The Scottish Government has defended a £186,000 advertising push urging young women to donate their eggs after campaigners warned that they were underplaying the risks.

Surrogacy Concern told The Herald it was “an extraordinary step for the state to take” and that they did not know “of any other Government in the world which is targeting its own people for their gametes."

But with more than 200 people waiting for a donor in Scotland, the government said a marketing drive was necessary to hike the number of altruistic donations.

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The Scottish Government first launched a campaign to encourage people to become sperm and egg donors in 2021, with two more phases in 2022 and then again last October, during National Fertility Week, when adverts ran across radio and the internet.

In their initial campaign they cited research which suggested that almost half of people in Scotland would consider donating gametes to those who need help to conceive.

To be eligible to donate eggs, the donor needs to be aged between 18 and 35 and be able to commit to the programme for about three months.

The digital campaign featured animated visuals of an egg and sperm joining together to spell out optimistic words such as Joy, Love and Hope.

Key messages included telling potential donors that they "could give the joy of starting a family to those who need help becoming parents" and that "NHS Scotland needs egg and sperm donors for those who need your help to create a loving family".

Helen Gibson, who founded Surrogacy Concern and obtained the cost of the Scottish Government campaign through Freedom of Information said none of the adverts detailed the health risks associated with egg donation.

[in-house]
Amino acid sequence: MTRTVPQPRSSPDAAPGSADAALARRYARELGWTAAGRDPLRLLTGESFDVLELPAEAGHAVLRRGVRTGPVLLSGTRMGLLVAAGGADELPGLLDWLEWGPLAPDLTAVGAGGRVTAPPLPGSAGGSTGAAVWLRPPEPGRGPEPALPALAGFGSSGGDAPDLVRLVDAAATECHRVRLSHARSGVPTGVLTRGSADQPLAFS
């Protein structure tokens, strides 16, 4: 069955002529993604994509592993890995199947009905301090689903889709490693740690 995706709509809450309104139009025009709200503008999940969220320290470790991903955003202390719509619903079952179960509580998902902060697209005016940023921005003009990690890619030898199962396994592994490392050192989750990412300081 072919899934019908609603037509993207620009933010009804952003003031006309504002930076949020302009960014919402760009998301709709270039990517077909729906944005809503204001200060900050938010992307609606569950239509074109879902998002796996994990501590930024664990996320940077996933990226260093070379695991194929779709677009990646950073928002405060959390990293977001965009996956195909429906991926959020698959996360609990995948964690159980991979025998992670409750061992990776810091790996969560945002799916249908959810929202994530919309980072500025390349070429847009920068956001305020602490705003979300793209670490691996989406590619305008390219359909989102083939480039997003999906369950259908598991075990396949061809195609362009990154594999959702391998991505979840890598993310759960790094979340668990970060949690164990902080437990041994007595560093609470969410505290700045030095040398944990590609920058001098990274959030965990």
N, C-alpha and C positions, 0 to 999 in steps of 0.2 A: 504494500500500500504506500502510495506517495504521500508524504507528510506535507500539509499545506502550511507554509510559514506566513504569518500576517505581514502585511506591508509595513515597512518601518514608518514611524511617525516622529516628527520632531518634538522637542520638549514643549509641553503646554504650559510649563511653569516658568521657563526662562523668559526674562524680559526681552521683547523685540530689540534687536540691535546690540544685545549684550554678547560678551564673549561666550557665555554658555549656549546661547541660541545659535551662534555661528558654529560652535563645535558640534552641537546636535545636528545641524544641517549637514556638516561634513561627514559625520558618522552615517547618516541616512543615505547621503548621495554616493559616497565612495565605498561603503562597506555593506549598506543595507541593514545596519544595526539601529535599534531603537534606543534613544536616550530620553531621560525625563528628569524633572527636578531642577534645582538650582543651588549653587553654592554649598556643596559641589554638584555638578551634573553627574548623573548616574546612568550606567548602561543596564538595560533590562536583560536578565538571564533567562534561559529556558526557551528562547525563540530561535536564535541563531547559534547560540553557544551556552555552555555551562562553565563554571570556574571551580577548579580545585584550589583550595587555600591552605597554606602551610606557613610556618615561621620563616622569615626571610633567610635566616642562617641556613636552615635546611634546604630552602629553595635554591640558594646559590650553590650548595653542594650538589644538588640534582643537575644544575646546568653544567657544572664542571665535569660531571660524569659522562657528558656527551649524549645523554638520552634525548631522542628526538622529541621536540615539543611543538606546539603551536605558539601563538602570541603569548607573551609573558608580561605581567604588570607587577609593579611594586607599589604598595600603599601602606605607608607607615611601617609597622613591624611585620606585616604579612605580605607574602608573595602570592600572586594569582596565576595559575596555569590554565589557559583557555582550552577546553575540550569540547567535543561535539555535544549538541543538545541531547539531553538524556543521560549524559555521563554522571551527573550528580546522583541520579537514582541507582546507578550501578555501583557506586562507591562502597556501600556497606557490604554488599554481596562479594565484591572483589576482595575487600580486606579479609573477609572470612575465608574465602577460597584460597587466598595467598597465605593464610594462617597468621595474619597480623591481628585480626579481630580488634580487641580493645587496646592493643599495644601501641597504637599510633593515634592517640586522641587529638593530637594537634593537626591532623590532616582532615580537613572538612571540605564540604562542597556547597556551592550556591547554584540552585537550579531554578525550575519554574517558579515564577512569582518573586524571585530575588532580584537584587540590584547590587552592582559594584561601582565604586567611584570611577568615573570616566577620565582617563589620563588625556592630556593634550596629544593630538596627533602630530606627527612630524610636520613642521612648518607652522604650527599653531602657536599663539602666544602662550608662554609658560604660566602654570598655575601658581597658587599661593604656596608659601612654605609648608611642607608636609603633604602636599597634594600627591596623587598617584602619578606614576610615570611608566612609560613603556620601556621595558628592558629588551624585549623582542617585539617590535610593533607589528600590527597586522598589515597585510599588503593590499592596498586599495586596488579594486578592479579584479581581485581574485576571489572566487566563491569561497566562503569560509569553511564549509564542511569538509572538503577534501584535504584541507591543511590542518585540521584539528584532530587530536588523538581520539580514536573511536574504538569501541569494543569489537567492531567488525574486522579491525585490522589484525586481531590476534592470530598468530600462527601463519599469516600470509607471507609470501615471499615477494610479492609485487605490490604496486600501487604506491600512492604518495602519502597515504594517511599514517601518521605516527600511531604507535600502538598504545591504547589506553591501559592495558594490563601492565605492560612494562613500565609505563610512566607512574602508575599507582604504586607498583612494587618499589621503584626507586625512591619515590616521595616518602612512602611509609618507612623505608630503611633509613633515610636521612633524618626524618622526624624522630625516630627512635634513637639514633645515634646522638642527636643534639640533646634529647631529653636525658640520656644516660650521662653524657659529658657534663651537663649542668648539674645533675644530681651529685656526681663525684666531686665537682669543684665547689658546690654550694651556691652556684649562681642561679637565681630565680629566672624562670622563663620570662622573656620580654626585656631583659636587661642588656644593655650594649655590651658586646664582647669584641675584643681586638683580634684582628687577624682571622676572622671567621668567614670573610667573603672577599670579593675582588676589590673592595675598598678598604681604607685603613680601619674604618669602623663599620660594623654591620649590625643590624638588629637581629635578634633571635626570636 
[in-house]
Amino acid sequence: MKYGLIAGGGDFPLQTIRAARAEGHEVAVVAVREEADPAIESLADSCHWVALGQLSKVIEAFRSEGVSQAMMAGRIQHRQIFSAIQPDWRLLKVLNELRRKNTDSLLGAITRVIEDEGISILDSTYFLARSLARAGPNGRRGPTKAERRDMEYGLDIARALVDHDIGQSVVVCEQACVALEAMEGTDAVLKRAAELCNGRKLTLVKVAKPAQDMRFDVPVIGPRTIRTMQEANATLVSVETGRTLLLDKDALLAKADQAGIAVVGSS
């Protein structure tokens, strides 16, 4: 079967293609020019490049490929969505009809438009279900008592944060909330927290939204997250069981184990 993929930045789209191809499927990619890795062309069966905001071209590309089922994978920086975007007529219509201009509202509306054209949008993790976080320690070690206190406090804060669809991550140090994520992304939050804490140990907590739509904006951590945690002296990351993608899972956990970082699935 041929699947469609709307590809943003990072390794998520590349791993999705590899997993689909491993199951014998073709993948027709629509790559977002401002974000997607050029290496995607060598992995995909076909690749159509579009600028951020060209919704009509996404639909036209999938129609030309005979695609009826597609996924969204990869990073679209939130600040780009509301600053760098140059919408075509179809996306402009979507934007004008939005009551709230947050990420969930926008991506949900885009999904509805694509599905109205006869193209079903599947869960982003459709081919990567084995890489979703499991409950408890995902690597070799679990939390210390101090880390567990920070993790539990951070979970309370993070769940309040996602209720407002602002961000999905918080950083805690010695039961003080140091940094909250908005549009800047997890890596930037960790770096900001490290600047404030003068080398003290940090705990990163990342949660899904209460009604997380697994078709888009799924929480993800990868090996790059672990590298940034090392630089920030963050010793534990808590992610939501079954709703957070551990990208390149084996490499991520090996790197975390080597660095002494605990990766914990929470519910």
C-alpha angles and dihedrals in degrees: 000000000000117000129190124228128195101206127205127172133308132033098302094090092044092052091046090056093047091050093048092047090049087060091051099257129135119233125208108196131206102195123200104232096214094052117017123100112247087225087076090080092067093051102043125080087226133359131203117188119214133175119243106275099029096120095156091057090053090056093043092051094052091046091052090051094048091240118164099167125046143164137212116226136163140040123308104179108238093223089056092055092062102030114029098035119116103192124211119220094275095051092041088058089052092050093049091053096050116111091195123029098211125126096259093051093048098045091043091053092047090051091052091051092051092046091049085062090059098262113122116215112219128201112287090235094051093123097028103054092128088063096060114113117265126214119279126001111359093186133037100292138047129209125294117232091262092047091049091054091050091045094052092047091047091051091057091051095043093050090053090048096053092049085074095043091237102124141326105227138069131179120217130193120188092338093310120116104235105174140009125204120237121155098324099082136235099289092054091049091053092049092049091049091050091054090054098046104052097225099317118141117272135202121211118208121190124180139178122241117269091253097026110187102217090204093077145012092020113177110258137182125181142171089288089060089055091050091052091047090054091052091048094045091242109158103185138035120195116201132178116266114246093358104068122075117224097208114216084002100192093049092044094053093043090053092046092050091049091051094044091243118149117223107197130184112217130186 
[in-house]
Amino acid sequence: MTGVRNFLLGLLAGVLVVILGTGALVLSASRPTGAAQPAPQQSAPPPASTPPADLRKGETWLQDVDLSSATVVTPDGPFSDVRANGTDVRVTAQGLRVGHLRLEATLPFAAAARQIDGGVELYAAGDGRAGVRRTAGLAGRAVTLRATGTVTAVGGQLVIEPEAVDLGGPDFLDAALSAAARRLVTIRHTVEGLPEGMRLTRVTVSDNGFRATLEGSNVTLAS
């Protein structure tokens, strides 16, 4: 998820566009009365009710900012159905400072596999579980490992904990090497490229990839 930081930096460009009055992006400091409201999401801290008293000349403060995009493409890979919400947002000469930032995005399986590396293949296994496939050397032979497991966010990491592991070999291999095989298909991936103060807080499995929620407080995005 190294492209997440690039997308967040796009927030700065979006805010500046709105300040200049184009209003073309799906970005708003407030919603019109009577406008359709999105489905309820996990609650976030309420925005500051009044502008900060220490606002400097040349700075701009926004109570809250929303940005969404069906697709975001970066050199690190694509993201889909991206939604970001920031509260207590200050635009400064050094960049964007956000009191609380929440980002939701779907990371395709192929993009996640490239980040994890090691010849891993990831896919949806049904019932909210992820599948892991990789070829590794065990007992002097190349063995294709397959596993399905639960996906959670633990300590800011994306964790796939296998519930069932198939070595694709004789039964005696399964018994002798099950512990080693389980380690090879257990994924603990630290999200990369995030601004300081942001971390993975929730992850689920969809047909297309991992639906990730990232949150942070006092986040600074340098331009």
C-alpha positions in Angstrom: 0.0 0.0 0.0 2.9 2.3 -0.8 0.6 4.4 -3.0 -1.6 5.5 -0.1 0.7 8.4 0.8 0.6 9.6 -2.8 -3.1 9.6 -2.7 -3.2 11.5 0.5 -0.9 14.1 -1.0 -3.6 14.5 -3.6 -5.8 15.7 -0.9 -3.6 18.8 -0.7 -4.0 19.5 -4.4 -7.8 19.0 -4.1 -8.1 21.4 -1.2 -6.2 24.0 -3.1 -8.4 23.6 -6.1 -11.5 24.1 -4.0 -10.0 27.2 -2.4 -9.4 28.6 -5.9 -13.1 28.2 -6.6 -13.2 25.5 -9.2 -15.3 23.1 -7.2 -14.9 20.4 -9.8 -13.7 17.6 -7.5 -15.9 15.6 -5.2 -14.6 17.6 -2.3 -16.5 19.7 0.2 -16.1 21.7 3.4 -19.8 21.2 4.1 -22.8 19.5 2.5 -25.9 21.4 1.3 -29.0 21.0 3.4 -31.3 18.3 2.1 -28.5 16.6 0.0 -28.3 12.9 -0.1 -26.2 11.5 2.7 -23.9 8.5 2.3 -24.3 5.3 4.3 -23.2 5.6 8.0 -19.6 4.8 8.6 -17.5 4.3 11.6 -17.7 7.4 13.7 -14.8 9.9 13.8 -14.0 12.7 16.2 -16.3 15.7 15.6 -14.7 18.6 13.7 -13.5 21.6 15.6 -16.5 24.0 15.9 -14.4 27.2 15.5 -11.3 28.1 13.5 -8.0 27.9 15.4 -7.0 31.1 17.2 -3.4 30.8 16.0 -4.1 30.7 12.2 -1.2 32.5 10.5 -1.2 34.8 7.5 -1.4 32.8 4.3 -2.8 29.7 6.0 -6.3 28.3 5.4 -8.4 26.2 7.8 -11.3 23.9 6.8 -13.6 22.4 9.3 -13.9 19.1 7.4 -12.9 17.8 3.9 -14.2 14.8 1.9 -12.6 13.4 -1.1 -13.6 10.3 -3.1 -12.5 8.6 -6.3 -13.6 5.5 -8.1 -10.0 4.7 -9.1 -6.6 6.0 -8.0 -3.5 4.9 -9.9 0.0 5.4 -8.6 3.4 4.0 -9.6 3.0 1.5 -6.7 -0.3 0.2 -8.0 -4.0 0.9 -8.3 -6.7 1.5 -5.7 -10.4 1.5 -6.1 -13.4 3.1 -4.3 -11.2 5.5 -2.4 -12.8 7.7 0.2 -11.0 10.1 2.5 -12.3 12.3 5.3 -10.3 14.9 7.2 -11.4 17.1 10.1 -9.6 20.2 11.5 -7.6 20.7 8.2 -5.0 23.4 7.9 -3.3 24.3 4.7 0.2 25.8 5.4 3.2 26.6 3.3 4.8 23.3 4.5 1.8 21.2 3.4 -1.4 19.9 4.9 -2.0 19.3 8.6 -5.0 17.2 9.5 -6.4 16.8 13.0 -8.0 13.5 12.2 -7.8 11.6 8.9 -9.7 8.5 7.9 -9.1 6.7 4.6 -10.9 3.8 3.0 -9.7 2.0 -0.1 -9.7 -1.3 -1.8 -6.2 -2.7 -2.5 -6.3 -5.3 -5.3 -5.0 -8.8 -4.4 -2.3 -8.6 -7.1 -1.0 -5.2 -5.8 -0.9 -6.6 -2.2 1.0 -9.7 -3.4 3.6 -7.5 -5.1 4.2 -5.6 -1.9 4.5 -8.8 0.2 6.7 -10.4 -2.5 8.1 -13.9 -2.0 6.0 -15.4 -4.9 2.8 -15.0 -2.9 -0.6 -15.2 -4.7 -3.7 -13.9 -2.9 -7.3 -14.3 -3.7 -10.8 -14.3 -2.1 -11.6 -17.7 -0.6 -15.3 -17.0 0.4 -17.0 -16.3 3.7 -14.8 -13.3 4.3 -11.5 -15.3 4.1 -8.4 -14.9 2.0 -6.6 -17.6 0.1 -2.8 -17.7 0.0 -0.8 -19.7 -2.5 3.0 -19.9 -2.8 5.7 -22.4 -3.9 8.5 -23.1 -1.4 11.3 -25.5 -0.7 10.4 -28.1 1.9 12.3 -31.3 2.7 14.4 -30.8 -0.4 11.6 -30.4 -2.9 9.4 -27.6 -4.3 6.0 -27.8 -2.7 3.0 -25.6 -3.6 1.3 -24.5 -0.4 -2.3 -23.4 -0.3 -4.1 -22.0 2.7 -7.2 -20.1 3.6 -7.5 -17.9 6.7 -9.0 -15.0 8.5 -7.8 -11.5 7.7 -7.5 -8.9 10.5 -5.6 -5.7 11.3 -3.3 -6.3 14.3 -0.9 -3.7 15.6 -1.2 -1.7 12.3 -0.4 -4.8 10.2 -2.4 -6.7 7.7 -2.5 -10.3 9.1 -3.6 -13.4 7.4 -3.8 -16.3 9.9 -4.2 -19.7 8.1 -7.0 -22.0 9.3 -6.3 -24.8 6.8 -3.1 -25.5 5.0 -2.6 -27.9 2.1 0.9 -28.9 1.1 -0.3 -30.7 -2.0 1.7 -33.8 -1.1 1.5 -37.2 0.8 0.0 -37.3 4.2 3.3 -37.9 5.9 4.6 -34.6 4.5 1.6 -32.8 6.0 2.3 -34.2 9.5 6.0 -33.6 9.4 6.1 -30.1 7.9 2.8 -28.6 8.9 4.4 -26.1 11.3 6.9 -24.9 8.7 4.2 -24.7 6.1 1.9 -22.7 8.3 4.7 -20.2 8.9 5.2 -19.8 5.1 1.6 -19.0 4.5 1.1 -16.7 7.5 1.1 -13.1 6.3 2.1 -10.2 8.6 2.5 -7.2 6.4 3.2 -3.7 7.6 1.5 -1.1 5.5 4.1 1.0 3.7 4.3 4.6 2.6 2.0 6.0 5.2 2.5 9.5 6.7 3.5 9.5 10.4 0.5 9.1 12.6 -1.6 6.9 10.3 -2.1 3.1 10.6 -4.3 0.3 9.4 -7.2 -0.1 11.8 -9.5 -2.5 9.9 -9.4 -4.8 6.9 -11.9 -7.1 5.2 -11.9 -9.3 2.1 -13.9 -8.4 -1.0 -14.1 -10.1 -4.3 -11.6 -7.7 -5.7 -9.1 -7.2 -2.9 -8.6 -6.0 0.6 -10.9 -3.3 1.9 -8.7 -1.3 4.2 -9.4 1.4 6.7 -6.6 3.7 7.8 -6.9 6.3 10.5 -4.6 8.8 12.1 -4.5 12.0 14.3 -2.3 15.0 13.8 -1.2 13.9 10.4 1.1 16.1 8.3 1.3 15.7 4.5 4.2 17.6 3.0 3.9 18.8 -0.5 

She said: "We were appalled to learn the Scottish Government were targeting young women in this way; a woman's gametes are not public resources, to be harvested and shared out amongst the wider population.”

Ms Gibson added: “Many will consider this an appalling way to use taxpayers money. We do not know of any other Government in the world which is targeting its own people for their gametes.

"Women in the UK have died from complications arising from egg retrieval. Younger women are at increased risk for ovarian hyperstimulation syndrome, a condition caused by egg harvesting, for which there is no cure.

“Nowhere on these adverts did health risks feature. Women's bodies are not resources to be mined. Targeting people as young as 18 for eggs and sperm is concerning in the extreme and we urge the Government not to repeat this campaign.

“The infertility of others is not young women's problem to solve.”

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A Scottish Government spokesperson said: “There is a shortage of egg and sperm donors across the UK and the Scottish Government, in partnership with NHS Scotland, launched the recent national donor gamete campaigns to help alleviate this shortage.

“All donations are altruistic and are made through a desire to help those people in Scotland who need help becoming parents.

“All potential donors within NHS Scotland receive mandatory counselling, and the four NHS Assisted Conception Units give prospective donors accessible and up-to-date information to enable them to make informed decisions about any consent they then provide.

“This is a thorough process and it takes months to reach the point of donation.”